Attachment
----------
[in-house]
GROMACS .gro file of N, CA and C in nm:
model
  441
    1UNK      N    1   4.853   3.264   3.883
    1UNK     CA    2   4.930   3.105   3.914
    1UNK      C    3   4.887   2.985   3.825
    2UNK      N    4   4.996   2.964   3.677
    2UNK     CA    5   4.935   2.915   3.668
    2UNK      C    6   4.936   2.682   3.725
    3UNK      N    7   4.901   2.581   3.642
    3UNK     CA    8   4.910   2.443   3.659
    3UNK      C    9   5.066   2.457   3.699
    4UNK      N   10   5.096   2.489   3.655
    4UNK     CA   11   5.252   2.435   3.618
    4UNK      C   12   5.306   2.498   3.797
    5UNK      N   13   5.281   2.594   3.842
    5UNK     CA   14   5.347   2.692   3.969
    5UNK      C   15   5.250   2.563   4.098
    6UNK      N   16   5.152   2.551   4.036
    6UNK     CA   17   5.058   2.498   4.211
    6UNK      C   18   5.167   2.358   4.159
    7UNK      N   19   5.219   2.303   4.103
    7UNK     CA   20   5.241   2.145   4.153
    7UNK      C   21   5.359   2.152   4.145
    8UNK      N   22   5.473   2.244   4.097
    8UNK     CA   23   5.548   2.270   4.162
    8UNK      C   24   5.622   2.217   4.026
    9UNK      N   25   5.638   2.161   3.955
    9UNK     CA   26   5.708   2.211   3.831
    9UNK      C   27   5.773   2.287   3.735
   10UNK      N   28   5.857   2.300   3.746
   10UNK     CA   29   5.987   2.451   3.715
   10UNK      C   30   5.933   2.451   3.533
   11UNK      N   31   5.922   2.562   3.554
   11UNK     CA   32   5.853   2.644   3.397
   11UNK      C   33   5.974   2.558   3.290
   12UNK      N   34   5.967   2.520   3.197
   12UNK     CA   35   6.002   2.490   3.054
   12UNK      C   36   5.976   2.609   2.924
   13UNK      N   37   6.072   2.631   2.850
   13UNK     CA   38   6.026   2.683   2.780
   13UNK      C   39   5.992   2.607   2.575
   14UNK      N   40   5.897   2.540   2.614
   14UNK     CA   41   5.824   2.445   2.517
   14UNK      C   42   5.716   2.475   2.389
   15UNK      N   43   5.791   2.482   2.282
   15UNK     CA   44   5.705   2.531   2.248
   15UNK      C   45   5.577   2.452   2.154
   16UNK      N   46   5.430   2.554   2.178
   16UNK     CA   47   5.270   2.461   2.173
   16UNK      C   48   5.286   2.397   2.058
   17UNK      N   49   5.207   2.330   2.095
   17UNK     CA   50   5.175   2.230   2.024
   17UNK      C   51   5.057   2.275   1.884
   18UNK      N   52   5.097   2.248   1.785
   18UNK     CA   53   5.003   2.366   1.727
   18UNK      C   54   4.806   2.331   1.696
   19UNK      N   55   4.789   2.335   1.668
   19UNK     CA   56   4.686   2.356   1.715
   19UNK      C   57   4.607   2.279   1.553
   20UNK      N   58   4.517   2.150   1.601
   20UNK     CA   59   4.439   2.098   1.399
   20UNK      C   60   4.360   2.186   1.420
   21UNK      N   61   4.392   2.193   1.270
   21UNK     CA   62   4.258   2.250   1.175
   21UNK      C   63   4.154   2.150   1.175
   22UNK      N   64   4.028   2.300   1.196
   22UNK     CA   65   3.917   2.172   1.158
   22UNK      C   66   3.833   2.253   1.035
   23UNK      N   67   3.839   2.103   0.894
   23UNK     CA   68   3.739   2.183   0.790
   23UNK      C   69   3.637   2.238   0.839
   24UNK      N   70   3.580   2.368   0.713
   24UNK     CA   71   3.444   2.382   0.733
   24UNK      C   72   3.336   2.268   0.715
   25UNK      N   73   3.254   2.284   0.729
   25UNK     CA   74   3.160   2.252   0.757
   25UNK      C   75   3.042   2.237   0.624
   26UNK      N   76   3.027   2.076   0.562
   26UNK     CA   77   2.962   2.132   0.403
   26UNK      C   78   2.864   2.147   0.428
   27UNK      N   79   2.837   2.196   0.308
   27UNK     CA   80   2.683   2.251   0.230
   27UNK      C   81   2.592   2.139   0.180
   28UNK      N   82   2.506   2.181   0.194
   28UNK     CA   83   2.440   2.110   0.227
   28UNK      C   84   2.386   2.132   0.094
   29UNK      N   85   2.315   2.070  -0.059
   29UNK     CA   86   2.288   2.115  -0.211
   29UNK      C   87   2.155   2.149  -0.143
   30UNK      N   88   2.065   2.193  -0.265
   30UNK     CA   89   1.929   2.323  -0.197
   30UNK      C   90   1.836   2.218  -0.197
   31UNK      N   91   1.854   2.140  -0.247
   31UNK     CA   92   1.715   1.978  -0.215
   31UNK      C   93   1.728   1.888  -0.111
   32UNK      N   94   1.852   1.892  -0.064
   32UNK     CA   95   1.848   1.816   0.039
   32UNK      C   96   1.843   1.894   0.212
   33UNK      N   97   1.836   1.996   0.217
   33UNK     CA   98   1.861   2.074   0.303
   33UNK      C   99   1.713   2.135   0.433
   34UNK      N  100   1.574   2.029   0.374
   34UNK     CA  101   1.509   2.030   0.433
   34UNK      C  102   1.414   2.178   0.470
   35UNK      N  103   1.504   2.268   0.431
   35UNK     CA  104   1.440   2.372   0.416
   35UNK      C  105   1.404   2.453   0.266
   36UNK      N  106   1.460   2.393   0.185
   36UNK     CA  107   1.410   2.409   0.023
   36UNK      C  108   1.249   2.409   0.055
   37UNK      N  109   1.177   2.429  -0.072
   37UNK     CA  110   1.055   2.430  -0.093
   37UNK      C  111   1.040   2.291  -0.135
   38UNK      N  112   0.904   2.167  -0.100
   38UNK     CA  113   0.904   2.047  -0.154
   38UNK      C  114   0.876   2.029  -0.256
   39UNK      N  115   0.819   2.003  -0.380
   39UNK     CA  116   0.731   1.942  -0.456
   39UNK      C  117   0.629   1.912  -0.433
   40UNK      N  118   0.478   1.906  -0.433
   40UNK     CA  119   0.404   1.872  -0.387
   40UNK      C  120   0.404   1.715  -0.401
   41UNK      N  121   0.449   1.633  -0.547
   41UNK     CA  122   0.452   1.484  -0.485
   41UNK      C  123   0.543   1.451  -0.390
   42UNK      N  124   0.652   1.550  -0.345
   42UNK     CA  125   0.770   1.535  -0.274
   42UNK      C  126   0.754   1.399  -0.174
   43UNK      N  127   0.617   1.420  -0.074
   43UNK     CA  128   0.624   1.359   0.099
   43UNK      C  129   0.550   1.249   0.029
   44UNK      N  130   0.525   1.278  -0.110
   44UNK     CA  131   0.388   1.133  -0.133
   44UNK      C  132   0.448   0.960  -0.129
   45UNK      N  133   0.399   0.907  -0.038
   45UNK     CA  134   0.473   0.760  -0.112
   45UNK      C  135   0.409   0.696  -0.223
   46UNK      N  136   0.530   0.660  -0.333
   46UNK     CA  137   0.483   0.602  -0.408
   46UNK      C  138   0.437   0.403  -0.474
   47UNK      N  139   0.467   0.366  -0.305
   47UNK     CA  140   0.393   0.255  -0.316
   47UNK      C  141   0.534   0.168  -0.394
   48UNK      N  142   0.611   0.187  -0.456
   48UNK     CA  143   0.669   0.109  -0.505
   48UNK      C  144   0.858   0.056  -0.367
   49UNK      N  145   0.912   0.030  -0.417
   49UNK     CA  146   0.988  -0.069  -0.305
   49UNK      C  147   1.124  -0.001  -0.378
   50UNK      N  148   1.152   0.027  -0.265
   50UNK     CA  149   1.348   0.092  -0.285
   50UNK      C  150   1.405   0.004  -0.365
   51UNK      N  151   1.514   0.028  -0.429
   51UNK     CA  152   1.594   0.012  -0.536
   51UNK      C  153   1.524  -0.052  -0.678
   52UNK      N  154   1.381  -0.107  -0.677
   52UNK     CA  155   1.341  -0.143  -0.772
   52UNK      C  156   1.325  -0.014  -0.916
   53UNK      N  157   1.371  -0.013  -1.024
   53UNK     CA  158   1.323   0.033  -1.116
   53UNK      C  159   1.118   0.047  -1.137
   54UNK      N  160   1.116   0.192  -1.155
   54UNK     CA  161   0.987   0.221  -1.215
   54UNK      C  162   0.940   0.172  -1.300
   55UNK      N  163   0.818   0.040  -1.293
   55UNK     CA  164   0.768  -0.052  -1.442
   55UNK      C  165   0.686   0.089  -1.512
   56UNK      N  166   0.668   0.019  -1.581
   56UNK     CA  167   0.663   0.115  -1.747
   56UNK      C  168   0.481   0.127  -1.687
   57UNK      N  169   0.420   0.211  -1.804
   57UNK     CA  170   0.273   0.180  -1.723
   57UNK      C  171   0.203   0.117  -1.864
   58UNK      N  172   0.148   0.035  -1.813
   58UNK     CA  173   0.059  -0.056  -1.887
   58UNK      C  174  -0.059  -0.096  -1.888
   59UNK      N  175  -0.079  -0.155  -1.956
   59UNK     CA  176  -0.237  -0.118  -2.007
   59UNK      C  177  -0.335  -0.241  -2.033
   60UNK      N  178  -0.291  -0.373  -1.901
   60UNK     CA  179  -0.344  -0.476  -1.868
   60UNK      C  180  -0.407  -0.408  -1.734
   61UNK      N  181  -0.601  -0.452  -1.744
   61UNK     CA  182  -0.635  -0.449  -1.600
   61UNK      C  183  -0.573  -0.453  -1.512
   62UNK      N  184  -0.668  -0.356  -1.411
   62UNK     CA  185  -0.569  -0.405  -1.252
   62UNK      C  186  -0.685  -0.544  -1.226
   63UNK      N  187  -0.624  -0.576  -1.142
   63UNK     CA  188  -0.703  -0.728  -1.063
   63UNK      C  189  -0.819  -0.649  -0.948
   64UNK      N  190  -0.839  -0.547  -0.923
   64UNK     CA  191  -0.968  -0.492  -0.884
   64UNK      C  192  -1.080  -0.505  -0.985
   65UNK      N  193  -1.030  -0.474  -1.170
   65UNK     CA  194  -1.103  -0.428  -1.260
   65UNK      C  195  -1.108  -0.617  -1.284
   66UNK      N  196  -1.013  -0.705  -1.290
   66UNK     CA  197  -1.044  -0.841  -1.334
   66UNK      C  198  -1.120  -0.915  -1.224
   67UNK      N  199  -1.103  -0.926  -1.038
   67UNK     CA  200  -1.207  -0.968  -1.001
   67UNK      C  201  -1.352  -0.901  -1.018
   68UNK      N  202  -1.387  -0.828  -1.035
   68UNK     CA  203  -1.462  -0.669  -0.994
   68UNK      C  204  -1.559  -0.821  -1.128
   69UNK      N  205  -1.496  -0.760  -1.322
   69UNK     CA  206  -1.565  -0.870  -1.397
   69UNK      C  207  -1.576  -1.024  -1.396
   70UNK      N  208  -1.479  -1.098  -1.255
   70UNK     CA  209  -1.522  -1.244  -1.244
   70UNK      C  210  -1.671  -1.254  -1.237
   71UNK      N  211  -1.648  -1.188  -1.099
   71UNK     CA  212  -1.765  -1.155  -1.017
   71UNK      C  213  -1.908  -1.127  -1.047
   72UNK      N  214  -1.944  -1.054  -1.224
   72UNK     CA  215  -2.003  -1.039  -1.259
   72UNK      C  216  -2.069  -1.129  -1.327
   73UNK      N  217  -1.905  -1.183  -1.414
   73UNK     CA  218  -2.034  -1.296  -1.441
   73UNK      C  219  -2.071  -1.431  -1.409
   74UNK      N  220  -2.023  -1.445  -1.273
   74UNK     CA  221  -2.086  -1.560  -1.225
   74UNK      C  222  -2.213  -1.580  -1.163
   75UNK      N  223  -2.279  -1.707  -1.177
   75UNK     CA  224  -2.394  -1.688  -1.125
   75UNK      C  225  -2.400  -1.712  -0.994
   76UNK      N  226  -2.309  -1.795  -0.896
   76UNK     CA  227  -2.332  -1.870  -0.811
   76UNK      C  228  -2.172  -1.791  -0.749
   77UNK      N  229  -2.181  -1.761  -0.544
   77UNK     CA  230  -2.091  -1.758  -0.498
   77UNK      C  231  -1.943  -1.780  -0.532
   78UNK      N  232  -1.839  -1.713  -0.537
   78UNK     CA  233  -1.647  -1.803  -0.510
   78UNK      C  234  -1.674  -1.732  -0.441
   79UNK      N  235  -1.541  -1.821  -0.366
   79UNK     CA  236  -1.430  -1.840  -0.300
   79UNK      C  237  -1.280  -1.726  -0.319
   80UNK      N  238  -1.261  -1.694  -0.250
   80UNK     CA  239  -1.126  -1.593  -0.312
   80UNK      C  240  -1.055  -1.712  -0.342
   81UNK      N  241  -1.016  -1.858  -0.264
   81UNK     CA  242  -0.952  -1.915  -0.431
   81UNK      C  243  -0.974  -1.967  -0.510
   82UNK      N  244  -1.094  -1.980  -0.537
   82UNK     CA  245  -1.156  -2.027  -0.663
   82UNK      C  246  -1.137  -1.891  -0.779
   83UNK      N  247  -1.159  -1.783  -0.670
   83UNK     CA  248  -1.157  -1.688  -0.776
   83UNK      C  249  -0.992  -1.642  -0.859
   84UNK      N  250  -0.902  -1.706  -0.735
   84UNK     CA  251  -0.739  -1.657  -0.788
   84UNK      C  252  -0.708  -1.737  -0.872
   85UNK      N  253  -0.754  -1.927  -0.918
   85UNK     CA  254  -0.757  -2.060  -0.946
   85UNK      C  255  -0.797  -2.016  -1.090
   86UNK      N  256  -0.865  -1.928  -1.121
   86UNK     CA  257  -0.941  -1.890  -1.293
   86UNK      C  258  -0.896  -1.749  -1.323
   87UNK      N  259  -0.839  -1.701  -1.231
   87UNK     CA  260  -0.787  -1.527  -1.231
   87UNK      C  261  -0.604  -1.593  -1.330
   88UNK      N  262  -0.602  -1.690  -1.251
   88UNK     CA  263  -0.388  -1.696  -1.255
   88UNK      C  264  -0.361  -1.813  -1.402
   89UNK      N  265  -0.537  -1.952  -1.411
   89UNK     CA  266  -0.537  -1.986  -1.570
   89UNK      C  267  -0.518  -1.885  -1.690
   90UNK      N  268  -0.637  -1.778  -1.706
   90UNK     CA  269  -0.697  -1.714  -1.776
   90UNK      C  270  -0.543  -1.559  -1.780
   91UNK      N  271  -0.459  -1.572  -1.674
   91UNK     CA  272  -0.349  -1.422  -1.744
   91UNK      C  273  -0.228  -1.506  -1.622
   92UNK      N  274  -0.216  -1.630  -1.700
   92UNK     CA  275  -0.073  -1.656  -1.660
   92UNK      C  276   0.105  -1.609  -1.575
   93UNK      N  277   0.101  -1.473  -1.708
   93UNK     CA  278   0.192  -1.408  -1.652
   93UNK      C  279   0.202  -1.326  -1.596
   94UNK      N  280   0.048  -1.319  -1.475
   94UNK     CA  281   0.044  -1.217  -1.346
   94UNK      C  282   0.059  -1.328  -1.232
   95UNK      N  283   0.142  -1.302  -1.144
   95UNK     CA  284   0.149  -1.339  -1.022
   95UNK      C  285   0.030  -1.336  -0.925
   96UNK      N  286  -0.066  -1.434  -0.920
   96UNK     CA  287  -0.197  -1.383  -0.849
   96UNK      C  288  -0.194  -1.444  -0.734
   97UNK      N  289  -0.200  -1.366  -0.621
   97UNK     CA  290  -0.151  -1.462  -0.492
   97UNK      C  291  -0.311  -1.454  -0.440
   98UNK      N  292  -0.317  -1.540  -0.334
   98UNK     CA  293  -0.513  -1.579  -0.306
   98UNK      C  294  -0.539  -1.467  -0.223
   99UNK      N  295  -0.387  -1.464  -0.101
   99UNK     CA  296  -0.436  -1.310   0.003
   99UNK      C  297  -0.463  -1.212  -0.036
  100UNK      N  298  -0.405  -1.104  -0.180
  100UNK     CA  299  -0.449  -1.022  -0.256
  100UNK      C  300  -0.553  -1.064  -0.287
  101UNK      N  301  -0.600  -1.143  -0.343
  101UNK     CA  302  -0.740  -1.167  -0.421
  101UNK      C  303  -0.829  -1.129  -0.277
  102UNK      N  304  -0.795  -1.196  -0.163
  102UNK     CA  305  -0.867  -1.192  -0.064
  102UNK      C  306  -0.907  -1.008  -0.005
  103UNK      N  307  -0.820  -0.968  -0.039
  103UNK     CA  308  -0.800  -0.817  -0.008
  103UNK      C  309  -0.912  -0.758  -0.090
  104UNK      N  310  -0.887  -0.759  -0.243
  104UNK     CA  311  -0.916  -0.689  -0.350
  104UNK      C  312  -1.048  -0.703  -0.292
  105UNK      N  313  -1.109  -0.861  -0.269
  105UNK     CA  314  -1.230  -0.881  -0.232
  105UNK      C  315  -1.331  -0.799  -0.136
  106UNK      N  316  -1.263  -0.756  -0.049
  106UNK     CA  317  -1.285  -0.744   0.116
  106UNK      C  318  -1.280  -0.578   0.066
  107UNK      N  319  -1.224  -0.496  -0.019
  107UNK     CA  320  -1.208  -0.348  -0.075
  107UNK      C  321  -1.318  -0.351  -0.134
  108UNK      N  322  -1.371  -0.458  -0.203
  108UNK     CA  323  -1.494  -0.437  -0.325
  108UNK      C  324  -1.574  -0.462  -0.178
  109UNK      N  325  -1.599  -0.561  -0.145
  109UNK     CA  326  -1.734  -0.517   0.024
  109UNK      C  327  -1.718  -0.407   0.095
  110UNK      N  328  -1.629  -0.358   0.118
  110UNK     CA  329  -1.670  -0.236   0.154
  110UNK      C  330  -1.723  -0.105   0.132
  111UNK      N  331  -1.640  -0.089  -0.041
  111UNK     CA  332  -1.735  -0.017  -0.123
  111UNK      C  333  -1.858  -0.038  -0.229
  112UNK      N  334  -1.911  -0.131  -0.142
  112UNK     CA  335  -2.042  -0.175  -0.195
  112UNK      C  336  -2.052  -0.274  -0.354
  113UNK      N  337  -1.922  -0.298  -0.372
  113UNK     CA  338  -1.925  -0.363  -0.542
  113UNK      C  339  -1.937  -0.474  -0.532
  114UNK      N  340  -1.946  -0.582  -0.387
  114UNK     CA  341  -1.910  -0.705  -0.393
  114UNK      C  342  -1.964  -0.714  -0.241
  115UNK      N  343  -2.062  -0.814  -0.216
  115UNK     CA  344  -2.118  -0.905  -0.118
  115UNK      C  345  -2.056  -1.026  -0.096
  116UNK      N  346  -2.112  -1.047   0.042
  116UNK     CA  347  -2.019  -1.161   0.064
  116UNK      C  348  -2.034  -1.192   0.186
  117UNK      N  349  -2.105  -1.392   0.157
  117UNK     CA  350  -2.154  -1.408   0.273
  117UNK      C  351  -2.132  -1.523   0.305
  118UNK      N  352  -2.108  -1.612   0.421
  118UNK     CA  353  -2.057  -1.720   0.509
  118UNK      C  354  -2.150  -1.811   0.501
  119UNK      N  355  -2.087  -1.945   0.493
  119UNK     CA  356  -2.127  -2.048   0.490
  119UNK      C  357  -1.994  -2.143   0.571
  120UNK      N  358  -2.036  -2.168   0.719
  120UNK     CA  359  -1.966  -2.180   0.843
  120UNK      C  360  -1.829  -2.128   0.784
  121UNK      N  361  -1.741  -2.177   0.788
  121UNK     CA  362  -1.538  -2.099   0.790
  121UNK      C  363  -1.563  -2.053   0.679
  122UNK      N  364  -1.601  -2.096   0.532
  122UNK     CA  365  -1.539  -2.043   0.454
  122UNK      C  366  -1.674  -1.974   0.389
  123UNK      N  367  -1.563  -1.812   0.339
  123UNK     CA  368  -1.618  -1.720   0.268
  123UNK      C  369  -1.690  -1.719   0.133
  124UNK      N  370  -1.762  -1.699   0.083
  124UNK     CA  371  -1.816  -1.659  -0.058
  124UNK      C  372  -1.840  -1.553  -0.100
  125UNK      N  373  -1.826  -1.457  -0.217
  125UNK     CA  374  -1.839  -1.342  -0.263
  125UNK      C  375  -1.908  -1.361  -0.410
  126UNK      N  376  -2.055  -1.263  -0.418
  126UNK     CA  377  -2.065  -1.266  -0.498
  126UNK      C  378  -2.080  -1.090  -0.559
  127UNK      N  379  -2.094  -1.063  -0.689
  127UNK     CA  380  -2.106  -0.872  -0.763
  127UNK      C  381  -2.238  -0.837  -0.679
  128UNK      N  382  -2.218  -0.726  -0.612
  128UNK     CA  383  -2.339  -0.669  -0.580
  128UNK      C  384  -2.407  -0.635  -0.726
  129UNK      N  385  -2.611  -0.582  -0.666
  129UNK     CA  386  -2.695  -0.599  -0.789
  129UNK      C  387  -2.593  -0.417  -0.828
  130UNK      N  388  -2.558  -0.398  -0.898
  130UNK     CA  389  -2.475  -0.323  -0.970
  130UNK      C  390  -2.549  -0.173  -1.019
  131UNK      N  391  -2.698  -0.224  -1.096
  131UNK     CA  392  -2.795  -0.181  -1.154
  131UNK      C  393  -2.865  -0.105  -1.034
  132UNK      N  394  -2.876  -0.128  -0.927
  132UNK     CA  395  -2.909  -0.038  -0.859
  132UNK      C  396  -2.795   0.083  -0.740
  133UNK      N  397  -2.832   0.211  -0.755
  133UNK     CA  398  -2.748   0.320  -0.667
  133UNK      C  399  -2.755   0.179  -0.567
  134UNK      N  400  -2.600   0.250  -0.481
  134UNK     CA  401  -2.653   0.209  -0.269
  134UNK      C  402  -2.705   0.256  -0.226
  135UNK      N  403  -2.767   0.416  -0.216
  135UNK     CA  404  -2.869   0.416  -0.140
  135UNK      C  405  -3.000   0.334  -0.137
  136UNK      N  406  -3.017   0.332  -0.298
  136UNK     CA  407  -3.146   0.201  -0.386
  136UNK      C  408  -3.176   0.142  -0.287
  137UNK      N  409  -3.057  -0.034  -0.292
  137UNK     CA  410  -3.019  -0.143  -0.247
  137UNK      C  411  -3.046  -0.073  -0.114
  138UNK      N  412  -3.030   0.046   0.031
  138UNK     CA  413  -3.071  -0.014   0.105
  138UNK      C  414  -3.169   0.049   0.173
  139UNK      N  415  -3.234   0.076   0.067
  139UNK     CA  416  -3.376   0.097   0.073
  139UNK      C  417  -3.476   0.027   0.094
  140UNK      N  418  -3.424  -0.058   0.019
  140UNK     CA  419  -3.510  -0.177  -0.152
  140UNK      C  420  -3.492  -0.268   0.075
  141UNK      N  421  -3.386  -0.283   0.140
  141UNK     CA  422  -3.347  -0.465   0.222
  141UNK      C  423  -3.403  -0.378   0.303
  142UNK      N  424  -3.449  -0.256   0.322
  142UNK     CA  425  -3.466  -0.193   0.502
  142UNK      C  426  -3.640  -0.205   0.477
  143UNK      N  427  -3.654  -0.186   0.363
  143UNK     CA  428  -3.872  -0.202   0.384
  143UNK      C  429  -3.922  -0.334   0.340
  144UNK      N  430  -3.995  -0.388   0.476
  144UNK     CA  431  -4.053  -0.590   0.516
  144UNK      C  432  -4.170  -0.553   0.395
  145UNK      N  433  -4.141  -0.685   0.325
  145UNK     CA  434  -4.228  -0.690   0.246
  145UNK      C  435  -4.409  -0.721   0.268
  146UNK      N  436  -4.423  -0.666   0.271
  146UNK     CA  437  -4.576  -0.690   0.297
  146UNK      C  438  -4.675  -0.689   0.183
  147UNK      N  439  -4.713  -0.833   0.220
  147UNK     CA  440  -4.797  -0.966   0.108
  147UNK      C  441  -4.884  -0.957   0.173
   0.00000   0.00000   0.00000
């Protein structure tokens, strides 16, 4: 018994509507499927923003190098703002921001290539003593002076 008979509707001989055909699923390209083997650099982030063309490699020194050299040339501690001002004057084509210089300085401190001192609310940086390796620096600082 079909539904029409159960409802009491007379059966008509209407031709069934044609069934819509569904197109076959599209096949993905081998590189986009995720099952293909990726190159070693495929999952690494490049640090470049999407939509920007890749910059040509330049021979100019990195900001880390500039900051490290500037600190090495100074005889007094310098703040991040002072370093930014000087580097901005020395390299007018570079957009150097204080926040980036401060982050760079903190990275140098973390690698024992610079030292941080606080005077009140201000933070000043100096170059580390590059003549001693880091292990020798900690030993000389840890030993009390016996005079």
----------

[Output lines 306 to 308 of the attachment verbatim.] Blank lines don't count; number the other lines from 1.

  101UNK     CA  302  -0.740  -1.167  -0.421
  101UNK      C  303  -0.829  -1.129  -0.277
  102UNK      N  304  -0.795  -1.196  -0.163